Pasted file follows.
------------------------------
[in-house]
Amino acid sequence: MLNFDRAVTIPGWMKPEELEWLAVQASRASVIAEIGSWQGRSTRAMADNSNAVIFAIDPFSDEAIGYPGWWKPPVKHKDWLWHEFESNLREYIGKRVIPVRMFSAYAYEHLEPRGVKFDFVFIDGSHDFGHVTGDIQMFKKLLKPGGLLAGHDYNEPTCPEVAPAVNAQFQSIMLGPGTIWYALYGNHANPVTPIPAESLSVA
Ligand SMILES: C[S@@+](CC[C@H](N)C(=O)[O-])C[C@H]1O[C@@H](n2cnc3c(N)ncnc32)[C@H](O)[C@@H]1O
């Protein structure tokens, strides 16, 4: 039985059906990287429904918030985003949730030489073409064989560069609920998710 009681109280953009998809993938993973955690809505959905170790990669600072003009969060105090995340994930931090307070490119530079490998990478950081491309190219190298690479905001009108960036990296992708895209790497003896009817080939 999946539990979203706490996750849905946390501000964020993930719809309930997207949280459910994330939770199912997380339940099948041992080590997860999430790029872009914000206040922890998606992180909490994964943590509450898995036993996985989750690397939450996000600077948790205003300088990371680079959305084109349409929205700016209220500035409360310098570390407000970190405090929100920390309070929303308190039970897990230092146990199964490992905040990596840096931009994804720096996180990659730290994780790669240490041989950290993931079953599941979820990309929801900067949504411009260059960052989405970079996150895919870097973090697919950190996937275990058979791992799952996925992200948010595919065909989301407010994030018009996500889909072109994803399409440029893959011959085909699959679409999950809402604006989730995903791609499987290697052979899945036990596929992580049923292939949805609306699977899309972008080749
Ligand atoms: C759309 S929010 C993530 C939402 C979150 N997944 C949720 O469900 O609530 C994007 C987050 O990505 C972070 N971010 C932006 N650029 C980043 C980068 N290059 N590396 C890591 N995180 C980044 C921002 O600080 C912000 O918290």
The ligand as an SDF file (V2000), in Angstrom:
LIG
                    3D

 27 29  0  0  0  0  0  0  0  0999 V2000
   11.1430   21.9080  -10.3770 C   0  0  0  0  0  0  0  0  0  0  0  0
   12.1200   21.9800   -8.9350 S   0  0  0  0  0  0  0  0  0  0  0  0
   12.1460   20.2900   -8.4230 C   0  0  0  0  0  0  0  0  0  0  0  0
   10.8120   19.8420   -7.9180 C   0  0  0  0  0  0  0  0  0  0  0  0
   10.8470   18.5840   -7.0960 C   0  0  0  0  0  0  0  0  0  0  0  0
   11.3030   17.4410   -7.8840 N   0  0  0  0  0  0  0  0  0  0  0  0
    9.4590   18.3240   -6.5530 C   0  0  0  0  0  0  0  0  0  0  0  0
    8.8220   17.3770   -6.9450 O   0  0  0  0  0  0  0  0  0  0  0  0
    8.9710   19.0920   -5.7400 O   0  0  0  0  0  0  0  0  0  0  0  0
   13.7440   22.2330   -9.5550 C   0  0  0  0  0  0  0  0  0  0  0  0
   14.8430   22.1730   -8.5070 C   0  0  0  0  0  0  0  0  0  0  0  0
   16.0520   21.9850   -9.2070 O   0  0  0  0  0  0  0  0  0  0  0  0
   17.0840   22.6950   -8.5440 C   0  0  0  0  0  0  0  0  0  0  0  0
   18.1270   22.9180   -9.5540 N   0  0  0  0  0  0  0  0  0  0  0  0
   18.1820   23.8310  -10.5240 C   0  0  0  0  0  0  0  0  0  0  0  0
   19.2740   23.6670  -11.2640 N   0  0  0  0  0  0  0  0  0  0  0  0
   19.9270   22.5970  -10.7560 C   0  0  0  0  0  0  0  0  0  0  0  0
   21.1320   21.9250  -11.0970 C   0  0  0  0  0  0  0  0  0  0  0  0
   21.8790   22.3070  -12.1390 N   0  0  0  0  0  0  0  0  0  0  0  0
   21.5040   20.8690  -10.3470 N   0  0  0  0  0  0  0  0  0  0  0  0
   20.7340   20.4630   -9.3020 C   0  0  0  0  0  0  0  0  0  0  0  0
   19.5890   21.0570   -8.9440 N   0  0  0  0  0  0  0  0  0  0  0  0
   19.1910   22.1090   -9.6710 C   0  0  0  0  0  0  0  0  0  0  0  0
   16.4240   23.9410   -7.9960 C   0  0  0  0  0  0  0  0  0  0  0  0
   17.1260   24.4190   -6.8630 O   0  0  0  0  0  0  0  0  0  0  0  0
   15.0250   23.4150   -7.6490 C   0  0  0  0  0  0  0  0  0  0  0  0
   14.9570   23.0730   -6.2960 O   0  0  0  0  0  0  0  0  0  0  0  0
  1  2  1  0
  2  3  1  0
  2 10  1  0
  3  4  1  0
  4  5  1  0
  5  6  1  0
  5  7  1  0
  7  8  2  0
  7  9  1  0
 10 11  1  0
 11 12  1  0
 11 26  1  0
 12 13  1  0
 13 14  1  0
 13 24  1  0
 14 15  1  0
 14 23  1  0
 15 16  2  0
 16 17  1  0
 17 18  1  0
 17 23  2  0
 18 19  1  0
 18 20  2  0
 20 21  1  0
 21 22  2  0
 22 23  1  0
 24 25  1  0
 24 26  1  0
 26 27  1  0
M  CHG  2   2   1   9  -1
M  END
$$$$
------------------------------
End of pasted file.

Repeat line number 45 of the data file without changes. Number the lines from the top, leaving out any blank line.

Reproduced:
  7  9  1  0